Heathlands are dynamic plant communities characterized by a high cover of sclerophyllous, ericoid shrubs that develop over nutrient-poor soils. Interest in the preservation of these habitats in Europe has increased over the last decades, but over this time there has been a general decline in habitat quality, affecting community structure, ecosystem functions and biodiversity. Negative drivers that trigger these changes include land-use changes (i.e. habitat destruction and fragmentation), pollution, climate change, natural succession and human management, as well as the presence of invasive exotic species.
Based on recent scientific literature, the effect of each of these potential drivers on a wide set of factors, including physiological traits, species richness and diversity, community structure, ecosystem functions and soil conditions, is reviewed. The effects of these drivers are generally understood, but the direction and magnitude of factor interactions, whenever studied, have shown high variability.
Habitat loss and fragmentation affect sensitive species and ecosystem functions. The nature of the surrounding area will condition the quality of the heathland remnants by, for example, propagule pressure from invasive species. The dominant ericoid shrubs can be out-competed by vigorous perennial grasses with increased atmospheric nitrogen deposition, although interactions with climate and management practices may either counteract or enhance this process. Grazing or periodic burning promotes heath loss but site-specific combined treatments maintain species diversity and community structure. Climate change alone moderately affects plant diversity, community structure and ecosystem functions. Combined with other factors, climatic changes will condition heath development, mainly with regard to key aspects such as seed set and seedling establishment, rare species occurrence and nutrient cycling in the soil. It is essential to address the effects of not only individual factors, but their interactions, together with land-use history, on heathland development and conservation in order to predict habitat response to future scenarios.
Heathlands; Europe; pollution; climate change; land-use change; natural succession; biological invasions; grazing; burning; biodiversity; fynbos; environmental interactions
Background and Aims
Spontaneous male sterility is an advantageous trait for both constructing efficient pollination control systems and for understanding the developmental process of the male reproductive unit in many crops. A triallelic genetic male-sterile locus (BnMs5) has been identified in Brassica napus; however, its complicated genome structure has greatly hampered the isolation of this locus. The aim of this study was to physically map BnMs5 through an integrated map-based cloning strategy and analyse the local chromosomal evolution around BnMs5.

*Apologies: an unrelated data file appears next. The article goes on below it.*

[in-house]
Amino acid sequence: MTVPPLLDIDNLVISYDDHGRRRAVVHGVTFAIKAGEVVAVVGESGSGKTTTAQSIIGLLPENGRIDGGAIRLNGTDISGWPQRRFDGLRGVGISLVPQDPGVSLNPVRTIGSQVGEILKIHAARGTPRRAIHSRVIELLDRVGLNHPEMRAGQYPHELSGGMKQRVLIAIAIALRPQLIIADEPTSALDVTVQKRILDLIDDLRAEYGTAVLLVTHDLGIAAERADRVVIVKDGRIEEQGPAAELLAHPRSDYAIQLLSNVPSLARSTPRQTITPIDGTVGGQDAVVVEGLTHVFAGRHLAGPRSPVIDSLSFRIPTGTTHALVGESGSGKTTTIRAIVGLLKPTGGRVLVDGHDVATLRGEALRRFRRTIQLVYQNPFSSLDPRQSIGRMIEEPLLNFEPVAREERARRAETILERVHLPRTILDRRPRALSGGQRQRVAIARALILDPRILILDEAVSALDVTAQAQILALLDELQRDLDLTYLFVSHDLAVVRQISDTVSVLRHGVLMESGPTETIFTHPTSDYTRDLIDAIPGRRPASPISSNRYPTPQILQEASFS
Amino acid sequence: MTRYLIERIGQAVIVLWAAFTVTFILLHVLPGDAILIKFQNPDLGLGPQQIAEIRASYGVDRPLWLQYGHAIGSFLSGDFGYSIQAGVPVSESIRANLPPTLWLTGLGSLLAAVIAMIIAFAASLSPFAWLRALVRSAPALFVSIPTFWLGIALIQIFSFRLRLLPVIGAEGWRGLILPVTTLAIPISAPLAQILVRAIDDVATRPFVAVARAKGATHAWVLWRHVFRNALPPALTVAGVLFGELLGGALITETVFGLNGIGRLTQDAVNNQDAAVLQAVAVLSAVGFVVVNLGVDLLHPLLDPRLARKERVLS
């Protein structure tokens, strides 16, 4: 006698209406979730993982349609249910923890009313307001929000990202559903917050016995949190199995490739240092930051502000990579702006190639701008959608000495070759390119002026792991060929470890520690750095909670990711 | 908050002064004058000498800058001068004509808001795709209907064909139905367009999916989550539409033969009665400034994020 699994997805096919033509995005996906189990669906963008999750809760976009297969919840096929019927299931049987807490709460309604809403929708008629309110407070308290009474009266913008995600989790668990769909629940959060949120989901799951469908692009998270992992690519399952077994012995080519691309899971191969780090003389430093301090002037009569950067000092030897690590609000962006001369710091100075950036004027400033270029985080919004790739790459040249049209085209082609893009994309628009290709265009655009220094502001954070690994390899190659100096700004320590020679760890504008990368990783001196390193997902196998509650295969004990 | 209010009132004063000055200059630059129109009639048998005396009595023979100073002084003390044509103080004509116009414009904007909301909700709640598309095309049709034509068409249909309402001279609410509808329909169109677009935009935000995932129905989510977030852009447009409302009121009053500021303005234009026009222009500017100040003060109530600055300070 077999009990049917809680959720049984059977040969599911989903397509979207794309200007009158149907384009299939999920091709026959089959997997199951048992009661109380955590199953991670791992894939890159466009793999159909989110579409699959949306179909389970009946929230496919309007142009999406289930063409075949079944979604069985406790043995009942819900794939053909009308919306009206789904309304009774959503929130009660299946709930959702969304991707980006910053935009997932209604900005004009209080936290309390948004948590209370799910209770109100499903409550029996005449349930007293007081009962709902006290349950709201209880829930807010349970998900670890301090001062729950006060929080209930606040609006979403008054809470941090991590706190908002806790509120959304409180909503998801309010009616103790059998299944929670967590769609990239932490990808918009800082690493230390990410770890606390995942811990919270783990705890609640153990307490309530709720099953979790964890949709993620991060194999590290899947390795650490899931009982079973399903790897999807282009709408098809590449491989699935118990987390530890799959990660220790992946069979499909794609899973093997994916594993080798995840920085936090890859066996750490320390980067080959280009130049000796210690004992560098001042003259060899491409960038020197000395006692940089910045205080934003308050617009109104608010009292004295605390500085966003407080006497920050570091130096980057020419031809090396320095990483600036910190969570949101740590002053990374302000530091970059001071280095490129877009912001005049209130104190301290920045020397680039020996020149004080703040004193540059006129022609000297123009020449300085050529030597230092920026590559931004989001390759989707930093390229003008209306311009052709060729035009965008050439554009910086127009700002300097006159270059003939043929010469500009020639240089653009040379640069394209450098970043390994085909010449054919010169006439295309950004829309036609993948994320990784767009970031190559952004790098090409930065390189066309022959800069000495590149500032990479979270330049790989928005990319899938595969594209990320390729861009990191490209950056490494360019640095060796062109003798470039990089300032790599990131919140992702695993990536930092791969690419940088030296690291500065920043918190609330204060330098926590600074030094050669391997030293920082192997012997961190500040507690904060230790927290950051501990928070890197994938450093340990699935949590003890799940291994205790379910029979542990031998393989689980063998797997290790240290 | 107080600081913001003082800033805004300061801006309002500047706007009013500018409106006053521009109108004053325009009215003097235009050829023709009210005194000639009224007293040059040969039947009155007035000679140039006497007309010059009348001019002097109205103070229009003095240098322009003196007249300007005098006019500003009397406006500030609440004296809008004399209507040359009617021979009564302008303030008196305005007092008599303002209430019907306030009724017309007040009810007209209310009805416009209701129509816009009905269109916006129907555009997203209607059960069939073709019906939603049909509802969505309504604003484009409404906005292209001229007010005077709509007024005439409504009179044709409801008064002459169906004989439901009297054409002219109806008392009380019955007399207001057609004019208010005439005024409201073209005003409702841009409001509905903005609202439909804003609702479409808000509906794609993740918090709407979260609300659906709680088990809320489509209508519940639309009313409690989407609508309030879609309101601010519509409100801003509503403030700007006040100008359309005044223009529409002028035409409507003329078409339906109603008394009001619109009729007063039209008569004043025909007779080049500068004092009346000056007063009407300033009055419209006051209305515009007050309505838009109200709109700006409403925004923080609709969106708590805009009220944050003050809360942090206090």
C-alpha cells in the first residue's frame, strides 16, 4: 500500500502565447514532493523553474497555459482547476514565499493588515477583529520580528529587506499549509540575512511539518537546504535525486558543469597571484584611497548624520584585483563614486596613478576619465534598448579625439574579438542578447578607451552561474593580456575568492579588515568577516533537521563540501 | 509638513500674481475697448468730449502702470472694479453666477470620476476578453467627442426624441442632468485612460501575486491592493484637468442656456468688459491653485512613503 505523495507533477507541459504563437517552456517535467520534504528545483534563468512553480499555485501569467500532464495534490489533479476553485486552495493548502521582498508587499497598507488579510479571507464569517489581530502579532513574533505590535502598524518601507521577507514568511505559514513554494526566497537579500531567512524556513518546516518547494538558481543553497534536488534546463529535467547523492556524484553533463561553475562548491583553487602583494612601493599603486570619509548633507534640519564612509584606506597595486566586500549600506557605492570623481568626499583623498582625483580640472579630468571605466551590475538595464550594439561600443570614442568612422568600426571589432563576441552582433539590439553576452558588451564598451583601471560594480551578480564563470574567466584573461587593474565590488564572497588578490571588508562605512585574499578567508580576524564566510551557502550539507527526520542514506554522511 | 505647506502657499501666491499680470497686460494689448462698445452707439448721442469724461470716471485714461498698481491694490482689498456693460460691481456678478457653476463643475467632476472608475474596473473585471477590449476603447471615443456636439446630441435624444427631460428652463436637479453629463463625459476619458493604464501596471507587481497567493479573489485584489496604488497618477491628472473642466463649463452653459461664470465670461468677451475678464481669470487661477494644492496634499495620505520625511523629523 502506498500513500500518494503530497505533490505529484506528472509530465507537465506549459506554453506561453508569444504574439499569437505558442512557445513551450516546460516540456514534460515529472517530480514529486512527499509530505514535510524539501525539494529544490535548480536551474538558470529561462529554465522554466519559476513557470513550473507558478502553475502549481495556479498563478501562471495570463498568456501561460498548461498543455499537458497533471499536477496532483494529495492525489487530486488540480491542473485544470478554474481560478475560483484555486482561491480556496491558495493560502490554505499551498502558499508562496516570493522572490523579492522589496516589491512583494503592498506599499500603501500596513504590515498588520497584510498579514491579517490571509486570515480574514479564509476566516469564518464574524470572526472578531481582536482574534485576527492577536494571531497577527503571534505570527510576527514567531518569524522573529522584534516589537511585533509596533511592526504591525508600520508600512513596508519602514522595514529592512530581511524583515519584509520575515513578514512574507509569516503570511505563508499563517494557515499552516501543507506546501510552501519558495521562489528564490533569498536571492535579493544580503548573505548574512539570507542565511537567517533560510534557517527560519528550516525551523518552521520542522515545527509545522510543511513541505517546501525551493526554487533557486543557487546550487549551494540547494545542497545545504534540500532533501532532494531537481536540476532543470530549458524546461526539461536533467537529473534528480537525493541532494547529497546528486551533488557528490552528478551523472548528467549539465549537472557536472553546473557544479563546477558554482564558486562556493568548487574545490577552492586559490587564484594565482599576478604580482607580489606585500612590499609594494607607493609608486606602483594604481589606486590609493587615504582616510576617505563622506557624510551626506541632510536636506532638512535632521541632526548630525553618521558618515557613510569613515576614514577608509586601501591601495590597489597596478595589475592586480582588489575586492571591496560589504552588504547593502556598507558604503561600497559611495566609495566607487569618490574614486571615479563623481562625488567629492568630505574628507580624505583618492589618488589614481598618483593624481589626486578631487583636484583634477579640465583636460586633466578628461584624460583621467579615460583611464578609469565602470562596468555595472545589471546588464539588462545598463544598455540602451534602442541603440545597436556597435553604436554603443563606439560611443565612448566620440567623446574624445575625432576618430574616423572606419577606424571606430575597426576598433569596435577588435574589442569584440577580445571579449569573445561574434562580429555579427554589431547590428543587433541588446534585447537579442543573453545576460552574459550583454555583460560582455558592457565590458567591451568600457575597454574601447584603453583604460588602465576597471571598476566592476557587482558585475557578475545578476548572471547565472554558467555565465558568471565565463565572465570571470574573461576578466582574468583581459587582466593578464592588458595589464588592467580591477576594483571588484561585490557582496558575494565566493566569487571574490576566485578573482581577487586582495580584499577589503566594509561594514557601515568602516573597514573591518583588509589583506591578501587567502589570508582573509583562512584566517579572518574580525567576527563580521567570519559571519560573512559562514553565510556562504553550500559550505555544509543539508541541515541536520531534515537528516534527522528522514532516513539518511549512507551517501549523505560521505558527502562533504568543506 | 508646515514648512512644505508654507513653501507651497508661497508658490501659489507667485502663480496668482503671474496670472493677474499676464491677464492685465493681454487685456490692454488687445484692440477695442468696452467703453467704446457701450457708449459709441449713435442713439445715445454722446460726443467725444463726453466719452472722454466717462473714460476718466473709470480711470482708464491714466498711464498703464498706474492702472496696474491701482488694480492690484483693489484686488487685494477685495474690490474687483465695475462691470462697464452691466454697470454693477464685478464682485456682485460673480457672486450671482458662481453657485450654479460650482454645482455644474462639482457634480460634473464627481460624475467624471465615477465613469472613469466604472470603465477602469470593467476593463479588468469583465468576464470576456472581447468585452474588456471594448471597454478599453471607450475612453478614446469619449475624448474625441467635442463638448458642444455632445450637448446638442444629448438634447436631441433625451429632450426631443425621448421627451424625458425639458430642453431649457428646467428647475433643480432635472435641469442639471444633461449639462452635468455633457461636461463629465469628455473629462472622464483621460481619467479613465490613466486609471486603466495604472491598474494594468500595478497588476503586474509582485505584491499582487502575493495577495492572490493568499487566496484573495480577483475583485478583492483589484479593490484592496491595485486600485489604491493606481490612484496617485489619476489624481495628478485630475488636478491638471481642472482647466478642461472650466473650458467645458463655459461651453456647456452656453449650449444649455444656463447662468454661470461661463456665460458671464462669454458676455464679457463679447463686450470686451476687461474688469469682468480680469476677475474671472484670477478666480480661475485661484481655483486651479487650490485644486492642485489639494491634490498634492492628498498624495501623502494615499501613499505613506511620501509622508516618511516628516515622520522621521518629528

A large F2 population was used to integrate the existing genetic maps around BnMs5. A map-based cloning strategy in combination with comparative mapping among B. napus, Arabidopsis, Brassica rapa and Brassica oleracea was employed to facilitate the identification of a target bacterial artificial chromosome (BAC) clone covering the BnMs5 locus. The genomic sequences from the Brassica species were analysed to reveal the regional chromosomal evolution around BnMs5.
BnMs5 was finally delimited to a 0·3-cM genetic fragment from an integrated local genetic map, and was anchored on the B. napus A8 chromosome. Screening of a B. napus BAC clone library and identification of the positive clones validated that JBnB034L06 was the target BAC clone. The closest flanking markers restrict BnMs5 to a 21-kb region on JBnB034L06 containing six predicted functional genes. Good collinearity relationship around BnMs5 between several Brassica species was observed, while violent chromosomal evolutionary events including insertions/deletions, duplications and single nucleotide mutations were also found to have extensively occurred during their divergence.
This work represents major progress towards the molecular cloning of BnMs5, as well as presenting a powerful, integrative method to mapping loci in plants with complex genomic architecture, such as the amphidiploid B. napus.
Brassica napus; Brassica rapa; Brassica oleracea; genetic male sterility; triallelic genic male-sterile locus BnMs5; comparative mapping; map-based cloning
Background and Aims
Heterostyly and related style polymorphisms are suitable model systems to evaluate the importance of functional pollinators in the maintenance of population variability. In Narcissus papyraceus different functional pollinators, incompatibility system and flower morphology have been proposed to influence the maintenance of polymorphism through their effect on disassortative mating. Here a test is done to find out if the visitation rate of long- versus short-tongued pollinators correlates with the morph ratio and if the latter is related to other flower traits of the species across its main geographic range.
Floral traits from 34 populations in the south-west of the Iberian Peninsula and in north-west Africa were measured, perianth variation was described and a comparison was made of allometric relationships between sex organs and floral tube. Correlations between pollinator guilds, stigma–anther separation of reciprocal morphs (our proxy for disassortative mating) and morph-ratio variation were analysed. Finally, the incompatibility system of the species in the northern and southern borders of its distribution are described.